Landver apologizes, with caveats, for Aliya ads

Immigrant Absorption Minister says ads succeeded achieved its goal of bringing home 15,000 returning Israelis.

By GIL STERN STERN HOFFMAN
December 7, 2011 13:10
4 minute read.
ad campaign for Israeli expats

Ad campaign 311. (photo credit: YouTube screenshot)

Immigrant Absorption Minister Sofa Landver (Israel Beiteinu) “apologized” on Wednesday to American Jews who were offended by her ministry’s advertising campaign aimed at persuading Israelis living in the United States to return.

Prime Minister Binyamin Netanyahu on Friday ordered the campaign canceled after it received harsh criticism from US Jewish leaders and commentators.

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After he received complaints, Knesset Immigration Absorption and Diaspora Affairs Committee chairman MK Danny Danon (Likud) invited Landver to explain the campaign and MKs, advertising executives and representatives of American Jewry to respond.

“We didn’t intend to harm anyone and if anyone was offended, I am sorry,” Landver said. “I don’t have to say I’m sorry, but I’ve been taught that it’s the right thing to do.”

Landver added more caveats to her apology. She said that the campaign only ended because it ran out of money, that Netanyahu’s order only resulted in a YouTube video being removed from her ministry’s website, and that she still didn’t understand why American Jews were offended.

“I’m not really apologizing,” she said. “If anyone was offended, they should look in the mirror and see their kids when they come back from public schools,” she added, in a reference to assimilation in the Diaspora.

Landver blamed the controversy over the ad campaign on “one hostile article attacking our prime minister” by Atlantic journalist Jeffrey Goldberg. She said the campaign was approved by the cabinet in May and achieved its goal of bringing home 15,000 returning Israelis, adding to 43,000 who have returned in the past four years.

“After many years when the government of Israel didn’t address Israelis abroad, my ministry focused on helping Israelis return to their country,” Landver said. “The campaign ended a month and a half ago in a big success for the State of Israel and the Absorption Ministry that implemented the decision.”

Ministry officials who testified to the committee said the campaign was devised after six focus group sessions with Israelis in New York and Los Angeles found that an emotional campaign, rather than a financial-based one, would work best in appealing to them.

The ministry decided to target Israelis aged 30 to 50 by advertising on an Israeli cable channel and nine Hebrew billboards in population centers of Israelis in the US. Officials said proof of the campaign’s success was that average monthly hits on the ministry’s website rose from 6,500 before the campaign to 94,000 in September.

Landver and officials from her ministry said American Jews who are not Israeli were not targeted or taken into account. Rebecca Caspi, the Jewish Federations of North America senior vice president for Israel and overseas, and her predecessor in the post, Kadima MK Nachman Shai, criticized Landver for thinking that Israelis could be targeted by the ads without US Jews seeing them.

“We don’t think anyone intended to harm American Jews, but it hurt them to the depths of their souls,” Caspi said.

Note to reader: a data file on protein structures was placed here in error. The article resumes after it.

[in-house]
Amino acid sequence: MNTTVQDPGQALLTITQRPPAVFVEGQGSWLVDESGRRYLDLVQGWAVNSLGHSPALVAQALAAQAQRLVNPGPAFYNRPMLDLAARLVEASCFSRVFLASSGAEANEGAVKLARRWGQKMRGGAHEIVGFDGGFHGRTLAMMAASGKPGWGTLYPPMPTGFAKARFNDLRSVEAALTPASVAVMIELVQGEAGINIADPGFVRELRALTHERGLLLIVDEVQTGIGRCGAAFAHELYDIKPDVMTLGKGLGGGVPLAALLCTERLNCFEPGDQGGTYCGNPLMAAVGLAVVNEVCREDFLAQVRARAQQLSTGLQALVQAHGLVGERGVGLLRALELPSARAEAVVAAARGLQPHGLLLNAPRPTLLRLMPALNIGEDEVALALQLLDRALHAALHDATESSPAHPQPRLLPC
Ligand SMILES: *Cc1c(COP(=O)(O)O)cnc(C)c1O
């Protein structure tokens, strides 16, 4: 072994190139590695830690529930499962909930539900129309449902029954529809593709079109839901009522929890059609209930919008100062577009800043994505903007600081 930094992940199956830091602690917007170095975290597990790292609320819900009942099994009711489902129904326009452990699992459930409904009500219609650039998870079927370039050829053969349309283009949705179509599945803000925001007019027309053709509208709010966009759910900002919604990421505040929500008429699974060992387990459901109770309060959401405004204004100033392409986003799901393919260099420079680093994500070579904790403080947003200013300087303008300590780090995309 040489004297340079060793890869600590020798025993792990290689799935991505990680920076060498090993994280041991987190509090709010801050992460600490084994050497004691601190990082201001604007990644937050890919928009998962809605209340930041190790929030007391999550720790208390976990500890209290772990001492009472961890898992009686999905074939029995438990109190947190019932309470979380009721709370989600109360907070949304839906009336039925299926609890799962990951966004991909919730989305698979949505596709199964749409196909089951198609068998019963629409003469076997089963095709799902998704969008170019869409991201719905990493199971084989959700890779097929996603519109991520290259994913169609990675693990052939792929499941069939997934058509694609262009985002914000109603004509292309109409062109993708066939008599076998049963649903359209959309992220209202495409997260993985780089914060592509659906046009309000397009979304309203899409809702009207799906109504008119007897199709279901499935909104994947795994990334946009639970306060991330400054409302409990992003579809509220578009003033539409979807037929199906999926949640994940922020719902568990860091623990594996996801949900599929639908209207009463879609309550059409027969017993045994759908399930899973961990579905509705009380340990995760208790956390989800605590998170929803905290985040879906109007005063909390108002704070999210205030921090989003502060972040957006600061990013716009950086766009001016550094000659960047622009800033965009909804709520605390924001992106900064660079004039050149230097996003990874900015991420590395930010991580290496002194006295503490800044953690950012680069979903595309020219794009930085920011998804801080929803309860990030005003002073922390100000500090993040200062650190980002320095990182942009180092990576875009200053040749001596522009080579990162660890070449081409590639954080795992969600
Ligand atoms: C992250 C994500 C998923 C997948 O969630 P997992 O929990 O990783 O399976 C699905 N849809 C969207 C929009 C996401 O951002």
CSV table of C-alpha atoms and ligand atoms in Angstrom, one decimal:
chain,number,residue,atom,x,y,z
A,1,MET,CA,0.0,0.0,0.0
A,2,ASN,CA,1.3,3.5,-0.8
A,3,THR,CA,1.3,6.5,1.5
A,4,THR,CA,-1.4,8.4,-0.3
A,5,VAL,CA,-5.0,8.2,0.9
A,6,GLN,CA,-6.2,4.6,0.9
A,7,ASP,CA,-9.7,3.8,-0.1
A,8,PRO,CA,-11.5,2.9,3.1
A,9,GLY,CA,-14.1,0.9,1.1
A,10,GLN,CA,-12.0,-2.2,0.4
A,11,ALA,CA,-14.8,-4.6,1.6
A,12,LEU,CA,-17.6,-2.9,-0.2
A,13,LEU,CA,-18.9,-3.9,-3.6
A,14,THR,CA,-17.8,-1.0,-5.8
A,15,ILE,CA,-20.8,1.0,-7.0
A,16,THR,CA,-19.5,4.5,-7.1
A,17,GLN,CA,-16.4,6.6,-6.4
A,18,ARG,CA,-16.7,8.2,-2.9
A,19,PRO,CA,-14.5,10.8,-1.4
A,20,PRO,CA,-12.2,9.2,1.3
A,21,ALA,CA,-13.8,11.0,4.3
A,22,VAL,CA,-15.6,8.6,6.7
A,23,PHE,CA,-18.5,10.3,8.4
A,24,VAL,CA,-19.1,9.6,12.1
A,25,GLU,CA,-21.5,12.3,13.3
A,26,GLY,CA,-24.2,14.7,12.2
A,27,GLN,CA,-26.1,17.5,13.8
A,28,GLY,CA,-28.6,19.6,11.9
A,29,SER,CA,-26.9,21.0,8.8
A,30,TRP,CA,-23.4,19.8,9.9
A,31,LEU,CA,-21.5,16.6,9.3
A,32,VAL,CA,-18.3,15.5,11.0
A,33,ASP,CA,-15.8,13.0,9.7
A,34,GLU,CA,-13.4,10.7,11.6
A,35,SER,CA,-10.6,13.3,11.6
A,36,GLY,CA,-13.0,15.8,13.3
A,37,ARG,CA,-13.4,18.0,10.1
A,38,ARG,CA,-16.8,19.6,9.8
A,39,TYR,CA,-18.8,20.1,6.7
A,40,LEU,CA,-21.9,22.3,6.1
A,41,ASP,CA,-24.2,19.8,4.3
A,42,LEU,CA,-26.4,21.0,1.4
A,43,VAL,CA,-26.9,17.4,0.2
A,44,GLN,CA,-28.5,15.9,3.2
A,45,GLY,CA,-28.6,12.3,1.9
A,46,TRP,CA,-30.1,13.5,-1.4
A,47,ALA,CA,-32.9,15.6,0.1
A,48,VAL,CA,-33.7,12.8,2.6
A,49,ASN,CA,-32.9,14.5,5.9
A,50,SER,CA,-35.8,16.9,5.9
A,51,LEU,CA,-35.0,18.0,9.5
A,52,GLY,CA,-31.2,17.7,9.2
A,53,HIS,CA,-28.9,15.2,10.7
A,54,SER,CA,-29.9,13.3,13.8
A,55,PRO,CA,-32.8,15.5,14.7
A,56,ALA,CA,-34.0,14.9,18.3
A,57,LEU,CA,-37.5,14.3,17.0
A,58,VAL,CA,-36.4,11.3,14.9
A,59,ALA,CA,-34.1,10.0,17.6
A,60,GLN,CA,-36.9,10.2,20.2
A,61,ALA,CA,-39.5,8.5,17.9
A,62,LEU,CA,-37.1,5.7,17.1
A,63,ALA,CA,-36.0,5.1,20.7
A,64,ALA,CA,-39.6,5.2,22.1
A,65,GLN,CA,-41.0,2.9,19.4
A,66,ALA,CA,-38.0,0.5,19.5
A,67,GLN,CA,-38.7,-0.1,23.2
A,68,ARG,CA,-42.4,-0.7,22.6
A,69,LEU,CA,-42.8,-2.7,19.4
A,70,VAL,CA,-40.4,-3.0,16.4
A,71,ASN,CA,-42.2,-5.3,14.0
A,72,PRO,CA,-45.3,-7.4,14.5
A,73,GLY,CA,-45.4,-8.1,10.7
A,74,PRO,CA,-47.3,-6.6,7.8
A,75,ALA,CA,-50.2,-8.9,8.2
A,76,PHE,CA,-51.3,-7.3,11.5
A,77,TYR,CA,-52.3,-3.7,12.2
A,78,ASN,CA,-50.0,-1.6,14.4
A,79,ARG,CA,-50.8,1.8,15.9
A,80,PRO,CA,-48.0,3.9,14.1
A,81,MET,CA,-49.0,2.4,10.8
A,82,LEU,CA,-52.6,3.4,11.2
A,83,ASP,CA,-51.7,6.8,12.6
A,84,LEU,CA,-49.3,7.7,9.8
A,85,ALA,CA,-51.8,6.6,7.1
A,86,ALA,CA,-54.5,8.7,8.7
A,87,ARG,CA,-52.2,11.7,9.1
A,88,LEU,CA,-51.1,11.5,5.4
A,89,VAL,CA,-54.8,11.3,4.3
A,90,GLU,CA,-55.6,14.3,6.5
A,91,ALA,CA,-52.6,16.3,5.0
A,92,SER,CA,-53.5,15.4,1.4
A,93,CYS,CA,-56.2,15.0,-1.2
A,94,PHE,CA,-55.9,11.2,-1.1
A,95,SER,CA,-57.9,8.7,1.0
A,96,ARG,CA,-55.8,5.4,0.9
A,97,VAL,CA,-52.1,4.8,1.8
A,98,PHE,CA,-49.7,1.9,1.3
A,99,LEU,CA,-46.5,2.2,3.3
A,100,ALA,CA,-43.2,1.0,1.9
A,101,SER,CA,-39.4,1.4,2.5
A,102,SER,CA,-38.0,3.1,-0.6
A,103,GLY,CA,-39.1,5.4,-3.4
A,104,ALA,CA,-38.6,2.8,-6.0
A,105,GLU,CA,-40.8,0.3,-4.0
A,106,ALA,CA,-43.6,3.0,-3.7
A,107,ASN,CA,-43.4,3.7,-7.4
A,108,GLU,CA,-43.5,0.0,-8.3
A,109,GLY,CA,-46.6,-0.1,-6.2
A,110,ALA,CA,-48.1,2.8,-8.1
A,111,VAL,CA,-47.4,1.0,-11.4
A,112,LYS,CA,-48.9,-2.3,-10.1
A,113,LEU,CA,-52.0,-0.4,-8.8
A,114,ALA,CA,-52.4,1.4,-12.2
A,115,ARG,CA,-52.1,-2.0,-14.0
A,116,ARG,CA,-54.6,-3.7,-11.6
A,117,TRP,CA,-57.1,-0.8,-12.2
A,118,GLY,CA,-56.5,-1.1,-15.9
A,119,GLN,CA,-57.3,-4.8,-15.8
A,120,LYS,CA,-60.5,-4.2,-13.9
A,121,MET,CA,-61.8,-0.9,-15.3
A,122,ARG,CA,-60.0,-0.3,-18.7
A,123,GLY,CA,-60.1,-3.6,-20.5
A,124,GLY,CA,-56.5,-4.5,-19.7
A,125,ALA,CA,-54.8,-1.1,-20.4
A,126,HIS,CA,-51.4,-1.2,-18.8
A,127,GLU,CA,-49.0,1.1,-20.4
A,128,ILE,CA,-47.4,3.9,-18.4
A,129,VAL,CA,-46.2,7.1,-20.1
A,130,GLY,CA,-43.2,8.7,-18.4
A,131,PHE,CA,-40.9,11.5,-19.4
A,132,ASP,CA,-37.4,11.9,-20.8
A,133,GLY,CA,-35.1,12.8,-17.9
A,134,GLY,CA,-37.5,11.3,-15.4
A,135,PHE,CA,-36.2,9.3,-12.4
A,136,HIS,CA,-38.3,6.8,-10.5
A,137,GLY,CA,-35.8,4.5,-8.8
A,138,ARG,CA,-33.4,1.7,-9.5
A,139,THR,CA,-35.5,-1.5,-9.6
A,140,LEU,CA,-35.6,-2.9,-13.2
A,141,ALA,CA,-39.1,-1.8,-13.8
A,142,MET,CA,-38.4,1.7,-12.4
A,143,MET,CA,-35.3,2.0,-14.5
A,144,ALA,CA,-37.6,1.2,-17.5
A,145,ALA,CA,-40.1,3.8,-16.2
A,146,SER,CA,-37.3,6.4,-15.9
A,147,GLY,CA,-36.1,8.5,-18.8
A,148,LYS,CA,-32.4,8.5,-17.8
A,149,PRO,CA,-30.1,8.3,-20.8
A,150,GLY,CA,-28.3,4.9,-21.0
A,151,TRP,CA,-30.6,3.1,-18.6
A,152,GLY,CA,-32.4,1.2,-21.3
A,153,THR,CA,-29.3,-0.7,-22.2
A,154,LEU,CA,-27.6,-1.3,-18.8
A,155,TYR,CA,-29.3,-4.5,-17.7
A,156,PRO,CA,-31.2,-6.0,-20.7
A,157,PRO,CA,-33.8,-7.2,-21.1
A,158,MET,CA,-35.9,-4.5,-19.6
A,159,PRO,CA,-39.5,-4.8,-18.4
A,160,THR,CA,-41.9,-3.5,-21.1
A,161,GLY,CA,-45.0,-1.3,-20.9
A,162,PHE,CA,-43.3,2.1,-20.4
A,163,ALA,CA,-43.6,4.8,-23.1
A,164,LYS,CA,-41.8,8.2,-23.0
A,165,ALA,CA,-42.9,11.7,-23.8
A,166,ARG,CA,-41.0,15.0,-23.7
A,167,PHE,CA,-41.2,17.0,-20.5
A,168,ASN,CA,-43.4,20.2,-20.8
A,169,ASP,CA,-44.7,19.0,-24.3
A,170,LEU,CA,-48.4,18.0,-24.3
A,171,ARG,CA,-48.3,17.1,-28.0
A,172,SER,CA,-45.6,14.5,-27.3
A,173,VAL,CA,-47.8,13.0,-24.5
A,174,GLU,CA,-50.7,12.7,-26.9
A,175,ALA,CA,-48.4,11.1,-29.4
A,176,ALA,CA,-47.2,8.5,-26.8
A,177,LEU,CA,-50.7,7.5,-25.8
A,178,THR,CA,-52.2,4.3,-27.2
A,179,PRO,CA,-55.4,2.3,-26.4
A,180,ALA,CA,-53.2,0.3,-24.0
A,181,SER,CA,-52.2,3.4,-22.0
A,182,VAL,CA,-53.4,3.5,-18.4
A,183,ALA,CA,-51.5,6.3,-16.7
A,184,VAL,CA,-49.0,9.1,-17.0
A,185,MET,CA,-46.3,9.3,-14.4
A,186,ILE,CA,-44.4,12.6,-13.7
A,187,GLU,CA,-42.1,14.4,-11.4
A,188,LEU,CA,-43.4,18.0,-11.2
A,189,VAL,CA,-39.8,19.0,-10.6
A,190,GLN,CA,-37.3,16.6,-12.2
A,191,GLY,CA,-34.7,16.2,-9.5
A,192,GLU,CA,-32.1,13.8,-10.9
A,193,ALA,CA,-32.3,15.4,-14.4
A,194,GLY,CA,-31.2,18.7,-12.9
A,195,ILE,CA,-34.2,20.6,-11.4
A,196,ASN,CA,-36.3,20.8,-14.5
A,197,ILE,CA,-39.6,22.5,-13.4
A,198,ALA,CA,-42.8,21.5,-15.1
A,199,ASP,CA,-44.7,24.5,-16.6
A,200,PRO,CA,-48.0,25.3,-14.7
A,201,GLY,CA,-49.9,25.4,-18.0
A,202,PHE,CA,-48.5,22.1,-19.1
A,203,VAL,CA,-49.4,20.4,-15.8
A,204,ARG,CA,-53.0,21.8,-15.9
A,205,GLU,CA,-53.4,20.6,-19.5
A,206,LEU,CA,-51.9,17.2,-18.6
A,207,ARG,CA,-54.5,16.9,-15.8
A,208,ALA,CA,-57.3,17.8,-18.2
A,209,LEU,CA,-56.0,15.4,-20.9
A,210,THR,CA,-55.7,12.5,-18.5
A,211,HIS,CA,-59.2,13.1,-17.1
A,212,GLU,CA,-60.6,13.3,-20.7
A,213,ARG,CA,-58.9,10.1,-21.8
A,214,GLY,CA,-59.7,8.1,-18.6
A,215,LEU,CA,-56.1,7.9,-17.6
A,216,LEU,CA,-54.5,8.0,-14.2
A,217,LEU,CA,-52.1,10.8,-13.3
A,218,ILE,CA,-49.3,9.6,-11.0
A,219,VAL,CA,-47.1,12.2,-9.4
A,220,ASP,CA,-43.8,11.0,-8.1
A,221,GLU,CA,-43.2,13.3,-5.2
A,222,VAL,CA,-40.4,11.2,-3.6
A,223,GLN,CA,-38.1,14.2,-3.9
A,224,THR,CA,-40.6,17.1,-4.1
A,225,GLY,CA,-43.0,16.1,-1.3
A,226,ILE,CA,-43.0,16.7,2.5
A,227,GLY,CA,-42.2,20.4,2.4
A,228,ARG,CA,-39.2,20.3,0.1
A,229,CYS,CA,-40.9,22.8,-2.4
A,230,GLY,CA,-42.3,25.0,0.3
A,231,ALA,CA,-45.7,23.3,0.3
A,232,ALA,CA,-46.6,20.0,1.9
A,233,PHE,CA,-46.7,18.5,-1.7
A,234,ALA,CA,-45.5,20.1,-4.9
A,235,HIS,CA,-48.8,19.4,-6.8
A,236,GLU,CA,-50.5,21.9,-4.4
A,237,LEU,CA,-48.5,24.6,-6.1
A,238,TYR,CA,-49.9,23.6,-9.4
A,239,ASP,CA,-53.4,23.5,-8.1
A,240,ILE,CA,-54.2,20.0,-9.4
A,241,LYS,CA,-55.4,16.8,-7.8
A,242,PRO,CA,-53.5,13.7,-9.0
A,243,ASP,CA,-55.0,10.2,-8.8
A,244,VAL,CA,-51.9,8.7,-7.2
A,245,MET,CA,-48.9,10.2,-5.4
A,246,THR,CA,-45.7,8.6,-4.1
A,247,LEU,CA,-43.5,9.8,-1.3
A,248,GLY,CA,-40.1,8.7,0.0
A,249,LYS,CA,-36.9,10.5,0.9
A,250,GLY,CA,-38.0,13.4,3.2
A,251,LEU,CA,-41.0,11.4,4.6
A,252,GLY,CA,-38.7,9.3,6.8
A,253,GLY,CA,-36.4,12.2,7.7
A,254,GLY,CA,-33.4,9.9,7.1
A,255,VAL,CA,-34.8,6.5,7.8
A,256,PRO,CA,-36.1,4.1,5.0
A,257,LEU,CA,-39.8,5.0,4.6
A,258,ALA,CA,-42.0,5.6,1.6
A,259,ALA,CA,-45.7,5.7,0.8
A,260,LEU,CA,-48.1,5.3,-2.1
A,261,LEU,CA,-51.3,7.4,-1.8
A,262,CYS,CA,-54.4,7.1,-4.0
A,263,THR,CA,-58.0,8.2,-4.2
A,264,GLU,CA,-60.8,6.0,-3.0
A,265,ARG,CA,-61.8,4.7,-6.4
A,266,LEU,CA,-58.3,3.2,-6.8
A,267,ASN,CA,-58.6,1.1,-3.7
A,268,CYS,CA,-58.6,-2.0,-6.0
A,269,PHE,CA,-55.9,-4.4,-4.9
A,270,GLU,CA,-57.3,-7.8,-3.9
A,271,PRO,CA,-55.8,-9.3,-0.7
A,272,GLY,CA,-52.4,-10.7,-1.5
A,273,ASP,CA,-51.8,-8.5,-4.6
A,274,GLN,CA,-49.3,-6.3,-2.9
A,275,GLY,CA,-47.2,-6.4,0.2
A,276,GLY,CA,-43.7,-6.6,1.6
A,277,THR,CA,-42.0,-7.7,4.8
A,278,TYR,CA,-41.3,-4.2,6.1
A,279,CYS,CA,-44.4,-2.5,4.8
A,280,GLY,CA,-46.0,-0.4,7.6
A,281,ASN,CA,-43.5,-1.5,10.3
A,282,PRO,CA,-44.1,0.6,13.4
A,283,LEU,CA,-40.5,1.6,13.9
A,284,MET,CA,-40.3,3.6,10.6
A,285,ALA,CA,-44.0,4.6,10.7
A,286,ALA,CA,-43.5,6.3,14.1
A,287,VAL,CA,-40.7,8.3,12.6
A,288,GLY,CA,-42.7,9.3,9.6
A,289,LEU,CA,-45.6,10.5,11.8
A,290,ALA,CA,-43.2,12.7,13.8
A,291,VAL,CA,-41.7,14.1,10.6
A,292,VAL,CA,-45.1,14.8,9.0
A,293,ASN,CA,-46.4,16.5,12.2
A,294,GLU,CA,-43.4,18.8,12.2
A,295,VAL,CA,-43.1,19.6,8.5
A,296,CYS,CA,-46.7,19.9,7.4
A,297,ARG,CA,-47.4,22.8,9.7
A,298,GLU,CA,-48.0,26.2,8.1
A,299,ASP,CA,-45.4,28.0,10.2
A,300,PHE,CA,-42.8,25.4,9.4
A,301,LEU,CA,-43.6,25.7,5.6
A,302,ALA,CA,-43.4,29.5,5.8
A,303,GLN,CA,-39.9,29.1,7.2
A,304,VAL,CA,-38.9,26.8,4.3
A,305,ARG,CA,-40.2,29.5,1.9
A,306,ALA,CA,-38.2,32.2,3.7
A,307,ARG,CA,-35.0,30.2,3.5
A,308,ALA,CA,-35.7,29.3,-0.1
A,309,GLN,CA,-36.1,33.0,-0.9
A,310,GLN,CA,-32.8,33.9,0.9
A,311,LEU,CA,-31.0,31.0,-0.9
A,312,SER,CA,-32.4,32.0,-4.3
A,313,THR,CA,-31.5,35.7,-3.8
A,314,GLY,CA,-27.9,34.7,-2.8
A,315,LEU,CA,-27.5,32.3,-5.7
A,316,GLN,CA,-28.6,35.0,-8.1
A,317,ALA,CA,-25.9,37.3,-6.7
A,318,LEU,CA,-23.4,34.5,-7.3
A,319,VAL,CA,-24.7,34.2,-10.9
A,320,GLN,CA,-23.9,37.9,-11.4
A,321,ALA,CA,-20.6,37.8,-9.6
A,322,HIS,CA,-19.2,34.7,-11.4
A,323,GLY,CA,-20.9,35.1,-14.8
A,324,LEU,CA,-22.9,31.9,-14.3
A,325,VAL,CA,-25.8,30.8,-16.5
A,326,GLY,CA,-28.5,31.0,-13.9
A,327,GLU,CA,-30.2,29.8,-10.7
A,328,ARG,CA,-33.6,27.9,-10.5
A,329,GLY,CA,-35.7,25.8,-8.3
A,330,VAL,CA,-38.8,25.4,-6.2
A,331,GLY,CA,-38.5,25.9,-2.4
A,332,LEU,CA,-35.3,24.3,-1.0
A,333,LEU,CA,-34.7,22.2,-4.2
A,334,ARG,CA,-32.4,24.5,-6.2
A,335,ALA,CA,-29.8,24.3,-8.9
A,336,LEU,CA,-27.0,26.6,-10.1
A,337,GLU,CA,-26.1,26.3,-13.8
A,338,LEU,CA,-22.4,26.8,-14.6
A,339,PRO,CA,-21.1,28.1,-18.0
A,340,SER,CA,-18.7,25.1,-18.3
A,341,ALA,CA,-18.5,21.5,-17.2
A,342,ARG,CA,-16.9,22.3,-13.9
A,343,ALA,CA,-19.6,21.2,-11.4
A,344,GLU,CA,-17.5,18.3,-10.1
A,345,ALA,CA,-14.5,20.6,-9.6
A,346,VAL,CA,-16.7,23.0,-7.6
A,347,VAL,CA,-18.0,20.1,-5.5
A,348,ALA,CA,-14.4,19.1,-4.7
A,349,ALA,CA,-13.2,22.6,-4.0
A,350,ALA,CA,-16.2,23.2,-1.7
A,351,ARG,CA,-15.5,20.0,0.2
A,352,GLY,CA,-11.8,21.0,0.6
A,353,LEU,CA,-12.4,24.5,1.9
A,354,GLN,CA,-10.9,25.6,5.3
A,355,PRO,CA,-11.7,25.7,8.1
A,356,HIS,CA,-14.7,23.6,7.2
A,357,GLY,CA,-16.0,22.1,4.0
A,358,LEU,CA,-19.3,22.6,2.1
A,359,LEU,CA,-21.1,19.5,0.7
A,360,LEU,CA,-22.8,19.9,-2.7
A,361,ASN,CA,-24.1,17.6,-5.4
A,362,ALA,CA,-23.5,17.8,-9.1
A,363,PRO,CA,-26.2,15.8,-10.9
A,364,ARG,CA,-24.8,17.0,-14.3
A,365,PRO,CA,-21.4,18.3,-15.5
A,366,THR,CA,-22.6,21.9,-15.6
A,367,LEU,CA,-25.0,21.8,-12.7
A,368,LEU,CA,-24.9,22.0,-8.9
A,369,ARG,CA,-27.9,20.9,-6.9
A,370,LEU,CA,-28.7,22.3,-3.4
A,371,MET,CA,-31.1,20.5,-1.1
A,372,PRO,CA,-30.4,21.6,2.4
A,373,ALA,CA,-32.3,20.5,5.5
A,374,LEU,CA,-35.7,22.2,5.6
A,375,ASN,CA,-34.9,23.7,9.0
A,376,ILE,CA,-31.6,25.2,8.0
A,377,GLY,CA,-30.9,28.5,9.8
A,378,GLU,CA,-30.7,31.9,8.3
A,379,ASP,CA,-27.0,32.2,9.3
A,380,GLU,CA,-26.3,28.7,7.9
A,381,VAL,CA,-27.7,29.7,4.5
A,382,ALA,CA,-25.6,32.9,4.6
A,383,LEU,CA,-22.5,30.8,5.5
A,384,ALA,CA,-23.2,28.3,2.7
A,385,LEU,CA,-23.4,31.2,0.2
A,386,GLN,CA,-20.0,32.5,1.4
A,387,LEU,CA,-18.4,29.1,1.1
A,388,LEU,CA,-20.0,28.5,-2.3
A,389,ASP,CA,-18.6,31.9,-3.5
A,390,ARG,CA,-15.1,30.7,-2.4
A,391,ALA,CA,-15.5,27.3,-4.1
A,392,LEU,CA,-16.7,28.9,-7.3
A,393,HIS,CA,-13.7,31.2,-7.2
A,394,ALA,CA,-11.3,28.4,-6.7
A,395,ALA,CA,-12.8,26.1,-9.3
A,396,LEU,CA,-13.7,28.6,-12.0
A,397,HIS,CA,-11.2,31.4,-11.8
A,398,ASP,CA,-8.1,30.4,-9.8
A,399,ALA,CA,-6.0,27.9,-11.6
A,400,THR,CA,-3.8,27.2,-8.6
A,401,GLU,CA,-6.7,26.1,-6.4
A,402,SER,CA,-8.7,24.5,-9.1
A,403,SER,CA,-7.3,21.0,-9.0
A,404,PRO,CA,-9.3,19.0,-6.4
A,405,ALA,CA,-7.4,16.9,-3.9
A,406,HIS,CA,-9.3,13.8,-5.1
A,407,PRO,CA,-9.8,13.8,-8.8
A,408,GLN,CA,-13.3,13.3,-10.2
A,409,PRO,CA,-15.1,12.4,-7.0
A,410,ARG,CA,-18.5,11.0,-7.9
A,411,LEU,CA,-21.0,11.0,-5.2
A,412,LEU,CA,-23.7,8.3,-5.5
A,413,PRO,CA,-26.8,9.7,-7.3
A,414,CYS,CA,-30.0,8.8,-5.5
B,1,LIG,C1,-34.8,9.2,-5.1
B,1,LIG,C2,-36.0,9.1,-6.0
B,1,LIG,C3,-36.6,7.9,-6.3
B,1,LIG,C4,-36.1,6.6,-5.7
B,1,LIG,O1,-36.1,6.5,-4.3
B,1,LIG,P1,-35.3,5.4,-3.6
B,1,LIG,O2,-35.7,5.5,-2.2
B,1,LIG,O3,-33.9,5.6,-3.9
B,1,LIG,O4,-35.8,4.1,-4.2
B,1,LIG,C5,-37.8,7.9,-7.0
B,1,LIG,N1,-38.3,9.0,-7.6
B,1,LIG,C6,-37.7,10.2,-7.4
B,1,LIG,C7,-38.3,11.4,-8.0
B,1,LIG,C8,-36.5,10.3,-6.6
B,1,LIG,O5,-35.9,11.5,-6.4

“It presented a message that a Jewish life can only be lived in the State of Israel. It is unacceptable that US Jews are expected to hit the streets when they are needed to protest on Israel’s behalf, while Israel delegitimizes their Jewish lives in their home country.”

The most controversial ad featured a young Israeli woman trying to commemorate Remembrance Day for the Fallen of Israel’s Wars but failing to adequately explain its significance to her partner, who many critics assumed to be an American Jew.

The ad’s tagline reads: “They will always remember Israel, but their partners might not always understand. Help them to come back.”

Shai said the campaign was unsuccessful because it ignored the US Jewish community, was insensitive to them, and demonstrated a lack of understanding of their lives.

He said it should have been coordinated with the Foreign Ministry, the Diaspora Affairs and Public Diplomacy Ministry and American Jewish groups.

Four lawmakers who are emigrants from the former Soviet Union and one haredi MK praised the campaign and expressed hope that it would be extended in the US and expanded around the world.

“If the ads angered someone, they should think about why they were offended,” Shas MK Avraham Michaeli said.

“If we are afraid of getting our hands dirty and offending people by bringing up the problem of assimilation, we’ll be left with no one left to bring to Israel.”

Danny Seaman, deputy director-general of the Diaspora Affairs and Public Diplomacy Ministry, summarized the feelings of different groups on the ads when he told the committee that as a child of Israelis raised in the US, he understood the ads, but they made his brother in the US feel uncomfortable, and his brother’s American wife was offended.

Lonestar Communications CEO Charley Levine, who made aliya from the US in 1978, defended the ads from a professional perspective in his testimony to the committee.

“I don’t know why people are apologizing,” Levine said. “Any time any Israeli raises the issue of aliya, there will be problems of sensitivity. As a professional, the content here is terrific. If Israel wants to be a Zionist leader, it has to choose between being popular and correct. I prefer that we be correct. These ads are the responsibility of Israel.”


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